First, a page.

Better staffing can stop the suffering in nursing homes

Sunday 16th September, 2018

A Royal Commission will do nothing to fix the crisis in aged care unless the Government introduces mandated staffing ratios in residential nursing homes as a matter of urgency, according to the Australian Nursing and Midwifery Federation (ANMF).

“Every day that the Government fails to act on the dangerous understaffing in nursing homes across the country is another day that vulnerable residents are still at risk,” ANMF Federal Secretary Annie Butler said today.

“We can’t allow a Royal Commission to delay action from the Government any longer. This Government has had five years to fix the problems in aged care – they must stop the suffering now.

“Current research demonstrates the gaps in care for our elderly in nursing homes – on average nursing home residents are receiving only 2 hours 50 minutes of care per day, well below the 4 hours 18 minutes they should be getting.

“This is because there is no evidence based minimum staffing standard for nursing homes and no national laws to guarantee appropriate ratios of qualified nursing staff and aged care workers. Too often there may be only 1 registered nurse manage the care for over 100 nursing home residents, or only one carer to feed, bathe, dress and mobilise 16 residents in less than an hour.

“Despite the very best efforts of dedicated aged nurses and care workers, without minimum staffing ratios it just isn’t possible for them to deliver the care that elderly residents need. It’s no coincidence that over the past 13 years we’ve seen a 400% increase in preventable deaths in nursing homes and until the chronic understaffing in the system is fixed, elderly, vulnerable nursing home residents will remain at risk.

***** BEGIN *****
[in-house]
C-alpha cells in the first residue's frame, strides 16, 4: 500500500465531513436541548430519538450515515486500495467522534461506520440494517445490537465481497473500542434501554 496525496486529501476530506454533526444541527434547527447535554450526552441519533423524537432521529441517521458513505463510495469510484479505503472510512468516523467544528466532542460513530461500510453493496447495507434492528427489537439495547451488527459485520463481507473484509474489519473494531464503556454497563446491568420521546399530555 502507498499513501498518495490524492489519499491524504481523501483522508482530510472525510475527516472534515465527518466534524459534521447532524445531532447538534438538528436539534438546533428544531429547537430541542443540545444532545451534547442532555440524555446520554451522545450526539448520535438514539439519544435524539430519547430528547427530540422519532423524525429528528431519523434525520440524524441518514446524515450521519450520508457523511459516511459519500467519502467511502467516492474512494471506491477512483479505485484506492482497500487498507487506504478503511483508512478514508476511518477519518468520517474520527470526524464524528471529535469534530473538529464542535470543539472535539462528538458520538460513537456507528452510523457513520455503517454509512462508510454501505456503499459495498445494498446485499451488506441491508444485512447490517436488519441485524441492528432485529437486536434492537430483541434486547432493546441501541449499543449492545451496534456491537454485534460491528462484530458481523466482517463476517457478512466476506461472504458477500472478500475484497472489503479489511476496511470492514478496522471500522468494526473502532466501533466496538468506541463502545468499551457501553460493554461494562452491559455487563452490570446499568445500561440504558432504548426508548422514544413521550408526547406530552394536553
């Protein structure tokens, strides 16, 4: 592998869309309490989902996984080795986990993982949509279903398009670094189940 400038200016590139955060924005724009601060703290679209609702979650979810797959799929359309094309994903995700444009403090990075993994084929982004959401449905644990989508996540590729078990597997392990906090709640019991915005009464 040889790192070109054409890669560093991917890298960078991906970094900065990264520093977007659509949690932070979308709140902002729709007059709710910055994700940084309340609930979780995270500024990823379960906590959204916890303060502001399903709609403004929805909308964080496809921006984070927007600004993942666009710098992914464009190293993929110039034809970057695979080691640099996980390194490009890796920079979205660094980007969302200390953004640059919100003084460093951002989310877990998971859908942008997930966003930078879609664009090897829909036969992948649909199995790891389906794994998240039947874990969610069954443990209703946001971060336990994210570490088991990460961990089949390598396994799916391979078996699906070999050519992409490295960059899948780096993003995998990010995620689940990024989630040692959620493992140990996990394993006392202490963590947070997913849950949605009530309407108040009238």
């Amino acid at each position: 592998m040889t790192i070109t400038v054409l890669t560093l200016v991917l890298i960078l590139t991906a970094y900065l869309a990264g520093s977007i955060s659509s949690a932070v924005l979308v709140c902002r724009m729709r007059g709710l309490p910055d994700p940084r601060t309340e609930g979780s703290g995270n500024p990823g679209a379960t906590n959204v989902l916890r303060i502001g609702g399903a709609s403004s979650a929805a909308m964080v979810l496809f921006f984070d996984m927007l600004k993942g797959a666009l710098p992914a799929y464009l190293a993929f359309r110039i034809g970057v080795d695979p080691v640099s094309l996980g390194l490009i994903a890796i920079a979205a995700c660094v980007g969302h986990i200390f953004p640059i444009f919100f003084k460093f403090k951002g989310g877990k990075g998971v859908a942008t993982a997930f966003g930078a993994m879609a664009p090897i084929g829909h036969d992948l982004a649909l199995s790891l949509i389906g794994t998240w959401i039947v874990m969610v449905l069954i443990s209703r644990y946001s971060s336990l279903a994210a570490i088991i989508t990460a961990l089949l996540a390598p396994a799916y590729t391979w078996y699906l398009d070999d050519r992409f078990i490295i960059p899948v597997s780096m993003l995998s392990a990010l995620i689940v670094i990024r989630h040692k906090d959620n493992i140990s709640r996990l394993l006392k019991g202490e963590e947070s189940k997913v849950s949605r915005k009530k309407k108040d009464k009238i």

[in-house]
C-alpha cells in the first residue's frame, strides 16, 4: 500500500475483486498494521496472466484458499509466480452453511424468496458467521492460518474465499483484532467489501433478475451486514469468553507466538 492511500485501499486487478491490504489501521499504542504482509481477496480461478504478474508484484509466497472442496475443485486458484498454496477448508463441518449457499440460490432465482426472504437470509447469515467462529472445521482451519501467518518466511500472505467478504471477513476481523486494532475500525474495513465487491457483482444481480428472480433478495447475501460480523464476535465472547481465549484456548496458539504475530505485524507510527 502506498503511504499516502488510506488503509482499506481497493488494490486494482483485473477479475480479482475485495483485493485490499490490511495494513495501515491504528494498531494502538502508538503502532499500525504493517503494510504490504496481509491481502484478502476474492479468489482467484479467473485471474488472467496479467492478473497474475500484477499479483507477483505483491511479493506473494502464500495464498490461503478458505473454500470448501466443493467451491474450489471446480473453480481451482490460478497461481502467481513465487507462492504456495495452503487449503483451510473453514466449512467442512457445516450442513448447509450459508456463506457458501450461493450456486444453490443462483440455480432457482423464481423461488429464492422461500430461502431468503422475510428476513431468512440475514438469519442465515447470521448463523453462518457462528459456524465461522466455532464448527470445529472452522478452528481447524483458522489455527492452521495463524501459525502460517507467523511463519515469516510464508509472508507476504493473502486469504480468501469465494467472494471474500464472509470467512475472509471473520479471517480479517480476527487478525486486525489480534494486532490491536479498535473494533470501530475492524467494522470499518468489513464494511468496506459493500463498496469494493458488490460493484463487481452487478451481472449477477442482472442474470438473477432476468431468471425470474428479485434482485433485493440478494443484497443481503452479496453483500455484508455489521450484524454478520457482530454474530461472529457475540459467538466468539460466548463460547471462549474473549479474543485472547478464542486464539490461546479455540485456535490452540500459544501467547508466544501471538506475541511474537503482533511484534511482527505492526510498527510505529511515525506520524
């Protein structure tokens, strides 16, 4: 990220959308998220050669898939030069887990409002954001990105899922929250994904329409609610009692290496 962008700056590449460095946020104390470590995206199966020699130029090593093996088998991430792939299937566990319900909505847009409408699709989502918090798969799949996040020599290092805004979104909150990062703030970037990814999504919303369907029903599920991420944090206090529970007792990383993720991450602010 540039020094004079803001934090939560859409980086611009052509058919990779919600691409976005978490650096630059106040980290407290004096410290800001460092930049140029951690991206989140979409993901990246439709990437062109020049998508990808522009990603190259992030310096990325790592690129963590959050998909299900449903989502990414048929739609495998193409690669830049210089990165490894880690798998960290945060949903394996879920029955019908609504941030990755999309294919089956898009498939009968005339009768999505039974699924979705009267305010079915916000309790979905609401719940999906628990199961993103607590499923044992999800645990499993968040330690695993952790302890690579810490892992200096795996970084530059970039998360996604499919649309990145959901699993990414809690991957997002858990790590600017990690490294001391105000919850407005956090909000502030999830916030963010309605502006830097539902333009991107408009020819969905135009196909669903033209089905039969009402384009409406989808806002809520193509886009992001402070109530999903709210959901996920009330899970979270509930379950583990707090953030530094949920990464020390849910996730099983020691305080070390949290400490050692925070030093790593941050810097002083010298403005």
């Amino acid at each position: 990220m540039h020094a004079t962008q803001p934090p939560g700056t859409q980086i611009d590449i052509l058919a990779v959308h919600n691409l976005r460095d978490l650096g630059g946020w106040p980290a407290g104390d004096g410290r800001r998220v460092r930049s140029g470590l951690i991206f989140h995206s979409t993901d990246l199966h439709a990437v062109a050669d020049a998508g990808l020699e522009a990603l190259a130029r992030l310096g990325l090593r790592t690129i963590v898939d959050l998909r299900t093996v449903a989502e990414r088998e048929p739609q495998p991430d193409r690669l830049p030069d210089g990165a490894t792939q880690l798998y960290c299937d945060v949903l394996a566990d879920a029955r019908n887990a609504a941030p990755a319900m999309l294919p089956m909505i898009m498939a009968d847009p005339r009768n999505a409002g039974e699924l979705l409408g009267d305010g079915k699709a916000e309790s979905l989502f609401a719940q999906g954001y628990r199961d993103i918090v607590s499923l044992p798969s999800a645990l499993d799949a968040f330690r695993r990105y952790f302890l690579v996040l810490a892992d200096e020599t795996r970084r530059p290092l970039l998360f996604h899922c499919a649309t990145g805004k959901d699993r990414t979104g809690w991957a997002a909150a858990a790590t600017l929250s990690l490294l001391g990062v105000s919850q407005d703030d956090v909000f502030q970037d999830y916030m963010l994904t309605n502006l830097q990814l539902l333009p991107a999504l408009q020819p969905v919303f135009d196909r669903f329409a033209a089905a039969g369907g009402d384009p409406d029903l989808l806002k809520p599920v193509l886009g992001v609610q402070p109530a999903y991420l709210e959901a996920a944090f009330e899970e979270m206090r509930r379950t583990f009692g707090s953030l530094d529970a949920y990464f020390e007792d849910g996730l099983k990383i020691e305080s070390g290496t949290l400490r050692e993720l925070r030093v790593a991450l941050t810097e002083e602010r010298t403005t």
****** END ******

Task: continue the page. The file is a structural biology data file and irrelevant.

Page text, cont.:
“Aged care providers receive billions of dollars annually in tax-payer funded subsidies but there is no law to guarantee that this money is used to ensure safe and best practice care for every elderly Australian living in nursing homes. We need to ensure funding goes directly to care provision.

“While the current aged care crisis clearly warrants a Royal Commission, we know what the problems are. We have two decades’ of reports and inquiries outlining the problems. It’s time to take action. Let’s start by introducing a safe staffing law.” 

Ms Butler said the ANMF will work with all stakeholders to implement safe staffing ratios and a funding mechanism which guarantees care before profits and assures taxpayers that their funds are being used to provide best care to their elderly loved ones.  

ANMF media release authorised by Annie Butler, ANMF Federal Secretary. 1/365 Queen St, Melbourne.  

The ANMF, with over 275,000 members, is the industrial and professional voice for nurses, midwives and assistants in nursing in Australia.

Media contact: Richard Lenarduzzi on 0411 254 390